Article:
Leontief Utility

In economics and consumer theory, a Leontief utility function is a function of the form:

${\displaystyle u(x_{1},\ldots ,x_{m})=\min \left\{{\frac {x_{1}}{w_{1}}},\ldots ,{\frac {x_{m}}{w_{m}}}\right\}}$.

where:

• ${\displaystyle m}$ is the number of different goods in the economy.
• ${\displaystyle x_{i}}$ (for ${\displaystyle i\in 1,\dots ,m}$) is the amount of good ${\displaystyle i}$ in the bundle..
• ${\displaystyle w_{i}}$ (for ${\displaystyle i\in 1,\dots ,m}$) is the weight of good ${\displaystyle i}$ for the consumer.

This form of utility function was first conceptualized by Wassily Leontief.

## Examples

Leontief utility functions represent complementary goods. For example:

• Suppose ${\displaystyle x_{1}}$ is the number of left shoes and ${\displaystyle x_{2}}$ the number of right shoes. A consumer can only use pairs of shoes. Hence, his utility is ${\displaystyle \min(x_{1},x_{2})}$.
• In a cloud computing environment, there is a large server that runs many different tasks. Suppose a certain type of a task requires 2 CPUs, 3 gigabytes of memory and 4 gigabytes of disk-space to complete. The utility of the user is equal to the number of completed tasks. Hence, it can be represented by: ${\displaystyle \min({x_{\mathrm {CPU} } \over 2},{x_{\mathrm {MEM} } \over 3},{x_{\mathrm {DISK} } \over 4})}$.

## Properties

A consumer with a Leontief utility function has the following properties:

• The preferences are weakly monotone but not strictly monotone: having a larger quantity of a single good does not increase utility, but having a larger quantity of all goods does.
• The preferences are weakly convex, but not strictly convex: a mix of two equivalent bundles may be either equivalent to or better than the original bundles.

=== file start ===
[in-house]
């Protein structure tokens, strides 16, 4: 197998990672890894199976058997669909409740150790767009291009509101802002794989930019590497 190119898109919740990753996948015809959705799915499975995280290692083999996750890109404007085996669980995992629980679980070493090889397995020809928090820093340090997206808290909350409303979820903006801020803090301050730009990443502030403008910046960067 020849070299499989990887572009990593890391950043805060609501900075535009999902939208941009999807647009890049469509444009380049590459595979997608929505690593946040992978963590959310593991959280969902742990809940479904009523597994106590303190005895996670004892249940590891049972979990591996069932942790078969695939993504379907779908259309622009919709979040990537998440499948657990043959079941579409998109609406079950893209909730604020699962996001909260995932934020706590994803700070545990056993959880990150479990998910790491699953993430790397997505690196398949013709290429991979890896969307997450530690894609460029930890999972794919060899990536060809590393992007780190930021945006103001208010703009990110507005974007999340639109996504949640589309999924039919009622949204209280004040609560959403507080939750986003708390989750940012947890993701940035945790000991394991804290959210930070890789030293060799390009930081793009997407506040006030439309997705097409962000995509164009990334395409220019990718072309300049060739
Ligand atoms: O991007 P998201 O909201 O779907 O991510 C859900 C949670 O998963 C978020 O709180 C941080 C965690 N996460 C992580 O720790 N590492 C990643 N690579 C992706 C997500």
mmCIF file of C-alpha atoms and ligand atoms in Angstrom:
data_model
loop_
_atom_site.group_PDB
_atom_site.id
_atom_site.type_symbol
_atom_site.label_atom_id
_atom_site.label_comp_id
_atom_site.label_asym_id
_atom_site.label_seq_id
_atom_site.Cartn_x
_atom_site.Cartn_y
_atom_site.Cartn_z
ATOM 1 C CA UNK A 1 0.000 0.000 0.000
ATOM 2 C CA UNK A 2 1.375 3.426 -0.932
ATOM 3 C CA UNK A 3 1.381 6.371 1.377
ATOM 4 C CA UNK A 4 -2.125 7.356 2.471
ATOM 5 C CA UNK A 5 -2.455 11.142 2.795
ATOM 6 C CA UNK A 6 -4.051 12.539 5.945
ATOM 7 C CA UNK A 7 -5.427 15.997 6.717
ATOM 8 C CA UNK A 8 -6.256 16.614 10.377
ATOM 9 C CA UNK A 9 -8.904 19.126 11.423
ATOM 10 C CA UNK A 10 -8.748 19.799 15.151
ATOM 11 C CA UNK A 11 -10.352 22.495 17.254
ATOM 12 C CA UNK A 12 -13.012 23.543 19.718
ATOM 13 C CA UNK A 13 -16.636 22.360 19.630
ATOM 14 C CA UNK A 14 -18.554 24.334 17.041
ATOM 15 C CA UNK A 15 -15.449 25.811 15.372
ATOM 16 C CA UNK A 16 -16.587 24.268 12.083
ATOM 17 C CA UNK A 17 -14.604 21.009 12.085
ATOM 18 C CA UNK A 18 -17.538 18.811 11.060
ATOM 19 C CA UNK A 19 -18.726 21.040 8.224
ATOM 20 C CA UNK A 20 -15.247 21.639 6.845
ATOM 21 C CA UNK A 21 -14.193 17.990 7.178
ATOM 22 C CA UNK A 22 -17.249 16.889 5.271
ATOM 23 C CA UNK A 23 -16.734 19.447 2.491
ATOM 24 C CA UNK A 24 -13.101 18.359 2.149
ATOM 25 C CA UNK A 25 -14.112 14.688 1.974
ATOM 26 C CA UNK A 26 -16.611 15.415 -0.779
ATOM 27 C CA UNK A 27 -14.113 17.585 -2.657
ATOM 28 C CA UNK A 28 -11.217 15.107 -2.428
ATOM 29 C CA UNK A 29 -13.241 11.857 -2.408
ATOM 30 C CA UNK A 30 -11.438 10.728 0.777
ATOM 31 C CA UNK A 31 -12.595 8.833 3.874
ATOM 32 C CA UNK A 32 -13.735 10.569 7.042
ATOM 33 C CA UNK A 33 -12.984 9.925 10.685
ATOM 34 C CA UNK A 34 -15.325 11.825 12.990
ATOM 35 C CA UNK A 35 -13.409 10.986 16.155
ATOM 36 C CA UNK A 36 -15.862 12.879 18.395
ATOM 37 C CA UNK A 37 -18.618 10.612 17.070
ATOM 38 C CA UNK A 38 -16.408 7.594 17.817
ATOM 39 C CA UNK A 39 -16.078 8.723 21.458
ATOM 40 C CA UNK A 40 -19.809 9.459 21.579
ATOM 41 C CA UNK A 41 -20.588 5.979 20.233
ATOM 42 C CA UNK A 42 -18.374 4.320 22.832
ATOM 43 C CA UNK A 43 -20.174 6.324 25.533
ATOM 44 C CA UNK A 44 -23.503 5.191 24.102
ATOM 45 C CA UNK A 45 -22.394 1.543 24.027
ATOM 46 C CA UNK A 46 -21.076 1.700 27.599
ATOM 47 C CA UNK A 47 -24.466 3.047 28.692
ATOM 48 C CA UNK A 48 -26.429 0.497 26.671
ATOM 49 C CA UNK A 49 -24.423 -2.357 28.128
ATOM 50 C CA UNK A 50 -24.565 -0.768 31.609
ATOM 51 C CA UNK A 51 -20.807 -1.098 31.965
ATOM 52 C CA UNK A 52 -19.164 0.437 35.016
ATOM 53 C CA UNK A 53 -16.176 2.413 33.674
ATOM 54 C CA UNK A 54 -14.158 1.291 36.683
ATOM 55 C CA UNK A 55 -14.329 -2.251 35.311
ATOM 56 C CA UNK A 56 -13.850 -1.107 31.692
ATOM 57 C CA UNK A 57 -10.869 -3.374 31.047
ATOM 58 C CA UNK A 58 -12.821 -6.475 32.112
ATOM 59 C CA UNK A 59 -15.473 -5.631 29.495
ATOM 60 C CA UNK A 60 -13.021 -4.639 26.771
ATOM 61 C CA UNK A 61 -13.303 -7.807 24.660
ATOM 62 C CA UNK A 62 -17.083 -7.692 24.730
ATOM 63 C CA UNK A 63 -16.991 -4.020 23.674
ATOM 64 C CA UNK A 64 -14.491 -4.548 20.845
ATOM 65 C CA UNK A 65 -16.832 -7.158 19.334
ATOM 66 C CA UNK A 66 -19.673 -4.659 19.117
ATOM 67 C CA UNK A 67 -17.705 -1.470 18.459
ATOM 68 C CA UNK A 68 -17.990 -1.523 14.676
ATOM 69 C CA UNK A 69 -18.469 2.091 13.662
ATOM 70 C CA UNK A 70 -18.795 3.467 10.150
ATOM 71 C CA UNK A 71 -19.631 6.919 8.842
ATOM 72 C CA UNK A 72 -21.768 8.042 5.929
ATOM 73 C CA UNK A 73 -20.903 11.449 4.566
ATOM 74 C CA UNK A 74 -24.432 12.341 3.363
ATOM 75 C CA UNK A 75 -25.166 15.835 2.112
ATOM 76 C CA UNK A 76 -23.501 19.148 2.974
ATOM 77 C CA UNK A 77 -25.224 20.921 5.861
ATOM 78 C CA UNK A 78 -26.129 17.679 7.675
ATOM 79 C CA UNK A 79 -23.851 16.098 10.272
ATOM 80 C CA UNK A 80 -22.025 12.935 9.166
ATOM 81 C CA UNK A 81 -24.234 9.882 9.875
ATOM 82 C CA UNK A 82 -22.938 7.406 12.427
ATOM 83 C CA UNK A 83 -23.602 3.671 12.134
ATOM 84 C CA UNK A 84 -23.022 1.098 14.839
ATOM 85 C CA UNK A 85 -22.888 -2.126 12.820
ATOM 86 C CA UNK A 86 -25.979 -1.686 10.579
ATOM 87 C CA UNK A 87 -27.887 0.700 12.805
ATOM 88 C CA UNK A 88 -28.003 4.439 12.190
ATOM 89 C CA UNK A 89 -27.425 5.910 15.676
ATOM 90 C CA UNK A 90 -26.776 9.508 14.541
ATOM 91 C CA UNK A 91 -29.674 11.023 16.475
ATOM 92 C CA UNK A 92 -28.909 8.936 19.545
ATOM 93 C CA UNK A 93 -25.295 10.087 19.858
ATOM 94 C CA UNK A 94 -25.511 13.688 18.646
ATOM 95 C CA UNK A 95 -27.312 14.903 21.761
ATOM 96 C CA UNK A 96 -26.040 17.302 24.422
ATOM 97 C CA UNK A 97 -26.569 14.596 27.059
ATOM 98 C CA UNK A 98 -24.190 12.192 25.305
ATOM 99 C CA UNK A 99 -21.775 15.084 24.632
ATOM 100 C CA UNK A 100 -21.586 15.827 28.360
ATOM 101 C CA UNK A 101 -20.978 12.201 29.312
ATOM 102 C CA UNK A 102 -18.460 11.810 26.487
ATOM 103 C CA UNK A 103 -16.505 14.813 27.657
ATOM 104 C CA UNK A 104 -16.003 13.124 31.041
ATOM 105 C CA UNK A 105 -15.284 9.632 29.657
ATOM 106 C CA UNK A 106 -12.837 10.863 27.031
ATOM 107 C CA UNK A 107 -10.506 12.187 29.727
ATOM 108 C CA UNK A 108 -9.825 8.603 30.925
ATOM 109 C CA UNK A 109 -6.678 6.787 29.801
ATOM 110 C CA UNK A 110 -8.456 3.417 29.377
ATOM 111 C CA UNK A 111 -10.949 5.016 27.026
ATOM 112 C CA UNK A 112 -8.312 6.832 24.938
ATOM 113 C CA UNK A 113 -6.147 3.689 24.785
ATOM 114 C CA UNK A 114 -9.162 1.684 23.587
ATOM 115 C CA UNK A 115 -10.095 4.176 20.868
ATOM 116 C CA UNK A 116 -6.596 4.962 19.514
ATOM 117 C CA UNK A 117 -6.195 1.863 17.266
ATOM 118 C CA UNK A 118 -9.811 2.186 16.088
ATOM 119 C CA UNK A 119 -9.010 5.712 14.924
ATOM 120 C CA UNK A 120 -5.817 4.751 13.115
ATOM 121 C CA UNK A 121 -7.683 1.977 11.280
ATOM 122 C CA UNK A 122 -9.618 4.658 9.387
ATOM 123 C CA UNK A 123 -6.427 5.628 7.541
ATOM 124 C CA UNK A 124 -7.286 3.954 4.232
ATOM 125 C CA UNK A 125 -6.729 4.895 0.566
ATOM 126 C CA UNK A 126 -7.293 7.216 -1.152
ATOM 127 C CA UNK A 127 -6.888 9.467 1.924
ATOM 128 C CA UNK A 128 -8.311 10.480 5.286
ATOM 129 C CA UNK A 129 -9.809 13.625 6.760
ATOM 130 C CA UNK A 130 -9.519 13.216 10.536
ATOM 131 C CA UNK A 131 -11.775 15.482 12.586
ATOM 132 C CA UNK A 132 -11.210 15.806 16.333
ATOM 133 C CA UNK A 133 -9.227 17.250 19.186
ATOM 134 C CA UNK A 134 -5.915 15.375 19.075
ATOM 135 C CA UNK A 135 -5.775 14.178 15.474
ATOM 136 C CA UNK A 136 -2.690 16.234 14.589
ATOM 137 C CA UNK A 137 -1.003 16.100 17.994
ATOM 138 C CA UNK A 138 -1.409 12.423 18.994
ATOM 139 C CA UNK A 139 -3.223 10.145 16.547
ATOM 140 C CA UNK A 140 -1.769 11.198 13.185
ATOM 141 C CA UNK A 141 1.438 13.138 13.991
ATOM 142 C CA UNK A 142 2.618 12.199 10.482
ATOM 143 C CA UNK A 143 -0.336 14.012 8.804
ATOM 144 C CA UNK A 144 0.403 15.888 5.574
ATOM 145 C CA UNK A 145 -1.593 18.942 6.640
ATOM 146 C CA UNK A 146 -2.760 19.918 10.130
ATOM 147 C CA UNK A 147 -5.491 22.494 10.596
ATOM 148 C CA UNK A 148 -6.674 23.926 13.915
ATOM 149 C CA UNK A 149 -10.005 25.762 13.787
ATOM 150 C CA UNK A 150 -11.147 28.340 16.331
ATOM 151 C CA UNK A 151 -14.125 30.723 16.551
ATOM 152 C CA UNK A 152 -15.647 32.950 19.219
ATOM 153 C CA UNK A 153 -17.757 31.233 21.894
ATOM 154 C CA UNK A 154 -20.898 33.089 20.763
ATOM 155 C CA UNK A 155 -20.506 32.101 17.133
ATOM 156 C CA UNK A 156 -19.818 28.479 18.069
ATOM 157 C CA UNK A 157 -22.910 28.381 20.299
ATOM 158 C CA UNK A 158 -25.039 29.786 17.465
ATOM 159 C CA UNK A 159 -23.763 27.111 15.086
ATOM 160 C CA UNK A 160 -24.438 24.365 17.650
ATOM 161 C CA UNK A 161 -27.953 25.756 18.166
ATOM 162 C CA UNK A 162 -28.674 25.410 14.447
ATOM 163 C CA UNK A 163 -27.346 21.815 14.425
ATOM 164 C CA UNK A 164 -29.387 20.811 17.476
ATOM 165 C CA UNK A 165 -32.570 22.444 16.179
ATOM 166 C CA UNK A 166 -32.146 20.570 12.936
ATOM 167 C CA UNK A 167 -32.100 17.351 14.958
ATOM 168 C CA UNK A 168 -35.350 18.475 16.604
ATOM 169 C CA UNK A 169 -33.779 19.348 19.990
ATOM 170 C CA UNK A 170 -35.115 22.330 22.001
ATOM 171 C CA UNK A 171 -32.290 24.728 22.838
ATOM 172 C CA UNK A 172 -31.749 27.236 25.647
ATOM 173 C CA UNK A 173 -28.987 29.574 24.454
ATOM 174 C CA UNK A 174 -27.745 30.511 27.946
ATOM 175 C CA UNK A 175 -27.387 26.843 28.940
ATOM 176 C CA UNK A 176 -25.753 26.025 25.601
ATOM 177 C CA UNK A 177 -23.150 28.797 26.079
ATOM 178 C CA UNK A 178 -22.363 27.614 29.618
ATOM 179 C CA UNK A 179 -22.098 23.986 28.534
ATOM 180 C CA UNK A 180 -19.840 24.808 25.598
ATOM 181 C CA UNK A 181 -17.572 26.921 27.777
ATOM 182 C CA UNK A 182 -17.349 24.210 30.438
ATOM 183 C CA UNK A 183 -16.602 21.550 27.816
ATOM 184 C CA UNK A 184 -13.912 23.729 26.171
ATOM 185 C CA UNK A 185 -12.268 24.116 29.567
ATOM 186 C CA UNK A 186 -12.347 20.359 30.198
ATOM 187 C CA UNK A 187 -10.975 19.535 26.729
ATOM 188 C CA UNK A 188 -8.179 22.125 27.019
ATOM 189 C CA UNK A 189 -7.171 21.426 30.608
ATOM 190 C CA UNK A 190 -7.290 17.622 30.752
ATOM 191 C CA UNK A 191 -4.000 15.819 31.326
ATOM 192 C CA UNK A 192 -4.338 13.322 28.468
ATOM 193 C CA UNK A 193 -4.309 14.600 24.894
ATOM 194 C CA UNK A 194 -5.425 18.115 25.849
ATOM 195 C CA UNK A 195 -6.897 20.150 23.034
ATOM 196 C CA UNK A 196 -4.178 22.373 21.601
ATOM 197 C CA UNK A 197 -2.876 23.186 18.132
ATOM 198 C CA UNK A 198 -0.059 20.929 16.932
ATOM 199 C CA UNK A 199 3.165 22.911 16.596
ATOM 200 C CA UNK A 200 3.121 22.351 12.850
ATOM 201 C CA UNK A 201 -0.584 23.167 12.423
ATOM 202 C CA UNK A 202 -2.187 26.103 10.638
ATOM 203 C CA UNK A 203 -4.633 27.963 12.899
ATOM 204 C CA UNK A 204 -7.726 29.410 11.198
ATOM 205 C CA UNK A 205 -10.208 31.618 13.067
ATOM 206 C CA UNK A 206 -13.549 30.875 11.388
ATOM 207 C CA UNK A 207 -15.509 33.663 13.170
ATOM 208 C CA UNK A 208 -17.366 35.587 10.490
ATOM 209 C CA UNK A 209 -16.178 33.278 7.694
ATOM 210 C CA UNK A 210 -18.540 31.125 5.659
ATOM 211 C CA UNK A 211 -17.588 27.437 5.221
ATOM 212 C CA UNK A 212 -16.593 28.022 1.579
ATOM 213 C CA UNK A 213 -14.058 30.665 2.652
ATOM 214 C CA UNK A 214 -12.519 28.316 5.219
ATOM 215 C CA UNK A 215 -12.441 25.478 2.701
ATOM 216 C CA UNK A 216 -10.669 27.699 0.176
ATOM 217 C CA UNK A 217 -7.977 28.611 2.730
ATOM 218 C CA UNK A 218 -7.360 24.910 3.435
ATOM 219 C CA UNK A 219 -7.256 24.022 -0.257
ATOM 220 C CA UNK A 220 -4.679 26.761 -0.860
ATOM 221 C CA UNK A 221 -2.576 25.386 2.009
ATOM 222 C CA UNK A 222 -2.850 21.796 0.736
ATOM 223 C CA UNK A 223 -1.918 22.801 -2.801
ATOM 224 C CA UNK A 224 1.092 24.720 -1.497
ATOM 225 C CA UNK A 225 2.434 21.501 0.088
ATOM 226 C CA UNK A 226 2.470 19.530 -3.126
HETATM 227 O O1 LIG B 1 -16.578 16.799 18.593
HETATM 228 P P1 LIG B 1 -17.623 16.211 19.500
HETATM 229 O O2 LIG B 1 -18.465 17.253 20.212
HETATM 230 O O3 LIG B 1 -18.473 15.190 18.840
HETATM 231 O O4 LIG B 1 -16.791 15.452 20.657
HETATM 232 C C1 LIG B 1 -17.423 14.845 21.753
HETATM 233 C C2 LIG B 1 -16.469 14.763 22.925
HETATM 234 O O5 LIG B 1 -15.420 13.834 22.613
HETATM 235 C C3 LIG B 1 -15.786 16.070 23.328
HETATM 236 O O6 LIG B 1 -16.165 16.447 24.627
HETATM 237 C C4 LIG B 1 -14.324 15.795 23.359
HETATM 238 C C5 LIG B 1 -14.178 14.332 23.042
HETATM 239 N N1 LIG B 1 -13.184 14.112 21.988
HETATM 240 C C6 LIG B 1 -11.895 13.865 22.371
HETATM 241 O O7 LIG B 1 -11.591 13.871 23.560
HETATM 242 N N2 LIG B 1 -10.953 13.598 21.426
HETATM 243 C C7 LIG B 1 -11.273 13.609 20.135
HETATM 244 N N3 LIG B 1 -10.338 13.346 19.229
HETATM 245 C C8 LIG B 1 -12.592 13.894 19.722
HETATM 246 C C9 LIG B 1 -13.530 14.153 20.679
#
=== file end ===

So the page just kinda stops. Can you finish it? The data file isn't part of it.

• The indifference curves are L-shaped and their corners are determined by the weights. E.g, for the function ${\displaystyle \min(x_{1}/2,x_{2}/3)}$, the corners of the indifferent curves are at ${\displaystyle (2t,3t)}$ where ${\displaystyle t\in [0,\infty )}$.
• The consumer's demand is always to get the goods in constant ratios determined by the weights, i.e. the consumer demands a bundle ${\displaystyle (w_{1}t,\ldots ,w_{m}t)}$ where ${\displaystyle t}$ is determined by the income: ${\displaystyle t=Income/(p_{1}w_{1}+\ldots +p_{m}w_{m})}$.[1] Since the Marshallian demand function of every good is increasing in income, all goods are normal goods.[2]

## Competitive equilibrium

Since Leontief utilities are not strictly convex, they do not satisfy the requirements of the Arrow-Debreu model for existence of a competitive equilibrium. Indeed, a Leontief economy is not guaranteed to have a competitive equilibrium. There are restricted families of Leontief economies that do have a competitive equilibrium.

There is a reduction from the problem of finding a Nash equilibrium in a bimatrix game to the problem of finding a competitive equilibrium in a Leontief economy.[3] This has several implications:

• It is NP-hard to say whether a particular family of Leontief exchange economies, that is guaranteed to have at least one equilibrium, has more than one equilibrium.
• It is NP-hard to decide whether a Leontief economy has an equilibrium.

Moreover, the Leontief market exchange problem does not have a fully polynomial-time approximation scheme, unless PPAD ? P. [4]

On the other hand, there are algorithms for finding an approximate equilibrium for some special Leontief economies.[3][5]

## References

1. ^ "Intermediate Micro Lecture Notes" (PDF). Yale University. 21 October 2013. Retrieved 2013.
2. ^ Greinecker, Michael (2015-05-11). "Perfect complements have to be normal goods". Retrieved 2015.
3. ^ a b Codenotti, Bruno; Saberi, Amin; Varadarajan, Kasturi; Ye, Yinyu (2006). "Leontief economies encode nonzero sum two-player games". Proceedings of the seventeenth annual ACM-SIAM symposium on Discrete algorithm - SODA '06. p. 659. doi:10.1145/1109557.1109629. ISBN 0898716055.
4. ^ Huang, Li-Sha; Teng, Shang-Hua (2007). "On the Approximation and Smoothed Complexity of Leontief Market Equilibria". Frontiers in Algorithmics. Lecture Notes in Computer Science. 4613. p. 96. doi:10.1007/978-3-540-73814-5_9. ISBN 978-3-540-73813-8.
5. ^ Codenotti, Bruno; Varadarajan, Kasturi (2004). "Efficient Computation of Equilibrium Prices for Markets with Leontief Utilities". Automata, Languages and Programming. Lecture Notes in Computer Science. 3142. p. 371. doi:10.1007/978-3-540-27836-8_33. ISBN 978-3-540-22849-3.

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